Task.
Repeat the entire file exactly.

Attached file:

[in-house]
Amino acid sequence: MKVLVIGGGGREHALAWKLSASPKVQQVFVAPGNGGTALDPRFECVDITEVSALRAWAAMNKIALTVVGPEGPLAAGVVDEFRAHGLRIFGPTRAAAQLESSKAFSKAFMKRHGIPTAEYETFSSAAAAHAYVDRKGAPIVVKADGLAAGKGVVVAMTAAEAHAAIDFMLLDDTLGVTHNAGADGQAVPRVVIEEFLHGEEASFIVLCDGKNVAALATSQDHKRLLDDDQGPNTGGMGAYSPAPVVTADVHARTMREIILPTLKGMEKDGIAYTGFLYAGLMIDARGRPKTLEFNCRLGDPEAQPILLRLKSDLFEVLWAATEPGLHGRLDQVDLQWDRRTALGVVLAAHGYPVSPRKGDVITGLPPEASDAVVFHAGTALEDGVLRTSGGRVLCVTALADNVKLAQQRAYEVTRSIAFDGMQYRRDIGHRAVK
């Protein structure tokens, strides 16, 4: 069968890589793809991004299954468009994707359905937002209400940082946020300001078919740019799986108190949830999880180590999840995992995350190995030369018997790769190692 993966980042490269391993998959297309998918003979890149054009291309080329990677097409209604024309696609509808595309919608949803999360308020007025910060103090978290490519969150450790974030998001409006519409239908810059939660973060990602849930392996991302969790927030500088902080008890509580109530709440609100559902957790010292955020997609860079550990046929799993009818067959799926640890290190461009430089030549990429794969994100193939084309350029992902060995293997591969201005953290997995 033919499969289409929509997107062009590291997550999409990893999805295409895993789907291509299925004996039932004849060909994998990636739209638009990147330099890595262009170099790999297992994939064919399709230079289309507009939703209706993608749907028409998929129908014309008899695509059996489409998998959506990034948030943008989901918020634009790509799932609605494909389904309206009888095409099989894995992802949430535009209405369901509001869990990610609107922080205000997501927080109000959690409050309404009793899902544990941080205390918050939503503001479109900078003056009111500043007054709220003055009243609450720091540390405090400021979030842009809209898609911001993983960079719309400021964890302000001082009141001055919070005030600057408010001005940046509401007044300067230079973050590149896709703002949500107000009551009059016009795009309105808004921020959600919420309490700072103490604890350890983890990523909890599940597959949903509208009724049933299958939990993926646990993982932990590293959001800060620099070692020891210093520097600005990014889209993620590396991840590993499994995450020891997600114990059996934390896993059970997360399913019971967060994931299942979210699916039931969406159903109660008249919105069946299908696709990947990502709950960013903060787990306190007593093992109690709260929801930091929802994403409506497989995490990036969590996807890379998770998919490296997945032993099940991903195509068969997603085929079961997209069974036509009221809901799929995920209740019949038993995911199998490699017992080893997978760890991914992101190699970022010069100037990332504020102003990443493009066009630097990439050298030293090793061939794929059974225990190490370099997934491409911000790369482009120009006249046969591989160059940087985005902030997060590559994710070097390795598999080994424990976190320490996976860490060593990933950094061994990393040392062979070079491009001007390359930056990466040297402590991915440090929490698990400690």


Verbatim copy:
[in-house]
Amino acid sequence: MKVLVIGGGGREHALAWKLSASPKVQQVFVAPGNGGTALDPRFECVDITEVSALRAWAAMNKIALTVVGPEGPLAAGVVDEFRAHGLRIFGPTRAAAQLESSKAFSKAFMKRHGIPTAEYETFSSAAAAHAYVDRKGAPIVVKADGLAAGKGVVVAMTAAEAHAAIDFMLLDDTLGVTHNAGADGQAVPRVVIEEFLHGEEASFIVLCDGKNVAALATSQDHKRLLDDDQGPNTGGMGAYSPAPVVTADVHARTMREIILPTLKGMEKDGIAYTGFLYAGLMIDARGRPKTLEFNCRLGDPEAQPILLRLKSDLFEVLWAATEPGLHGRLDQVDLQWDRRTALGVVLAAHGYPVSPRKGDVITGLPPEASDAVVFHAGTALEDGVLRTSGGRVLCVTALADNVKLAQQRAYEVTRSIAFDGMQYRRDIGHRAVK
């Protein structure tokens, strides 16, 4: 069968890589793809991004299954468009994707359905937002209400940082946020300001078919740019799986108190949830999880180590999840995992995350190995030369018997790769190692 993966980042490269391993998959297309998918003979890149054009291309080329990677097409209604024309696609509808595309919608949803999360308020007025910060103090978290490519969150450790974030998001409006519409239908810059939660973060990602849930392996991302969790927030500088902080008890509580109530709440609100559902957790010292955020997609860079550990046929799993009818067959799926640890290190461009430089030549990429794969994100193939084309350029992902060995293997591969201005953290997995 033919499969289409929509997107062009590291997550999409990893999805295409895993789907291509299925004996039932004849060909994998990636739209638009990147330099890595262009170099790999297992994939064919399709230079289309507009939703209706993608749907028409998929129908014309008899695509059996489409998998959506990034948030943008989901918020634009790509799932609605494909389904309206009888095409099989894995992802949430535009209405369901509001869990990610609107922080205000997501927080109000959690409050309404009793899902544990941080205390918050939503503001479109900078003056009111500043007054709220003055009243609450720091540390405090400021979030842009809209898609911001993983960079719309400021964890302000001082009141001055919070005030600057408010001005940046509401007044300067230079973050590149896709703002949500107000009551009059016009795009309105808004921020959600919420309490700072103490604890350890983890990523909890599940597959949903509208009724049933299958939990993926646990993982932990590293959001800060620099070692020891210093520097600005990014889209993620590396991840590993499994995450020891997600114990059996934390896993059970997360399913019971967060994931299942979210699916039931969406159903109660008249919105069946299908696709990947990502709950960013903060787990306190007593093992109690709260929801930091929802994403409506497989995490990036969590996807890379998770998919490296997945032993099940991903195509068969997603085929079961997209069974036509009221809901799929995920209740019949038993995911199998490699017992080893997978760890991914992101190699970022010069100037990332504020102003990443493009066009630097990439050298030293090793061939794929059974225990190490370099997934491409911000790369482009120009006249046969591989160059940087985005902030997060590559994710070097390795598999080994424990976190320490996976860490060593990933950094061994990393040392062979070079491009001007390359930056990466040297402590991915440090929490698990400690």